On Saturday, July 26, I saw an attractive young lady returning Co-op shopping carts to the Co-op property. She was struggling to push it on the grassy, side hill at the west end of the Co-op lumberyard.
Once, in late June I rescued a Co-op shopping cart that had been left lying on its side on 49th Avenue just west of the former Elaine’s Beauty Salon. Frank Schneider came along in his truck and with a smile; he asked me if I was lost? I told him I was doing my ‘good deed’ for the day to save someone from being charged with theft over $200. By the time I reached the Co-op I was in a self-righteous snit. I spouted off at the checkout girls, told them where I found the cart and asked for the manager.
I proceeded to the Co-op office and regaled the manager about how the Co-op should control their shopping carts with the idea of chaining them together in a process that requires a Loonie to get a cart free. When the cart was returned, the customer would get their Loonie back. Or better still; don’t let the carts outside the store.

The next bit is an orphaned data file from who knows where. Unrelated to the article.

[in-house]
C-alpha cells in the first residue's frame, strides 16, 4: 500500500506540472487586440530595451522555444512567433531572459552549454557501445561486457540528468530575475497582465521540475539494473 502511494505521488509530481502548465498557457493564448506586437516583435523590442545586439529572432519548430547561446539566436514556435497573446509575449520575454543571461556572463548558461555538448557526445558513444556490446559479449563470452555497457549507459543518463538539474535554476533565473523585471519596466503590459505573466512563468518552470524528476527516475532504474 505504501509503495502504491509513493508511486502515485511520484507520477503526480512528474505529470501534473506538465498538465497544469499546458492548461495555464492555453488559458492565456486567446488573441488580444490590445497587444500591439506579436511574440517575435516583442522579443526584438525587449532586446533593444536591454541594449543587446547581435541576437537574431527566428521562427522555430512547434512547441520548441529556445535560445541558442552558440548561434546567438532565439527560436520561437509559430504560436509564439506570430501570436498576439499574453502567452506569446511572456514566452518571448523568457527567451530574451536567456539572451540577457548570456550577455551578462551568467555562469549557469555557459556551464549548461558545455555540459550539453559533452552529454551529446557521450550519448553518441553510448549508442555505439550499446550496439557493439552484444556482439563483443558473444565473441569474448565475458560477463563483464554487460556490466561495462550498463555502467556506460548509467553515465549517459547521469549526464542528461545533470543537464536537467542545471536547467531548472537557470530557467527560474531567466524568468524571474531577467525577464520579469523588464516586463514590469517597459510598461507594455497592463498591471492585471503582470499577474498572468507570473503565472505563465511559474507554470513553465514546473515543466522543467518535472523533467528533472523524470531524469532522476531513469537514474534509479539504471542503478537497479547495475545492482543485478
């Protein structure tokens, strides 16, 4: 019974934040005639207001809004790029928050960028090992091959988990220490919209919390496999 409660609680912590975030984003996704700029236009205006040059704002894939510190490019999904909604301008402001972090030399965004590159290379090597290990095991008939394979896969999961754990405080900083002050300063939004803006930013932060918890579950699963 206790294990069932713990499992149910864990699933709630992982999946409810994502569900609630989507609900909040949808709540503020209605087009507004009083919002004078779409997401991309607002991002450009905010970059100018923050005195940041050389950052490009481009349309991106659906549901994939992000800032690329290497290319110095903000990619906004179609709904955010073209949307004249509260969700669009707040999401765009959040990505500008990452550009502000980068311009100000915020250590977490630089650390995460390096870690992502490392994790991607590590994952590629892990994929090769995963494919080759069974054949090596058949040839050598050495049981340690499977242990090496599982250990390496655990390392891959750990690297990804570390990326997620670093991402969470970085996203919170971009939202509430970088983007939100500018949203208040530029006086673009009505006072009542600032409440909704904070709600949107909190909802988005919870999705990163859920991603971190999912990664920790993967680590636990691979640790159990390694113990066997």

The manager listened graciously and then advised me that the Co-op had a Board of Directors who were responsible for policy decisions and that the Co-op membership did not want to pay to use a cart for shopping.
I then informed the manager that I had to get out of my car and move some carts out of a parking space before I could park and that I did not appreciate people leaving carts between my parked car and the next parked car which I would have to move before departing. Almost any policy concerning the shopping carts would be better than the, ‘leave them anywhere’, that is the present problem that I have made clear.
Well, do we assume that the young lady was doing her, ‘good deed for the day’? Maybe she was doing it for a senior citizen who could not push the cart home loaded with groceries but was too old and tired to push it back.
Oh, and yes, I am a member of the Co-op.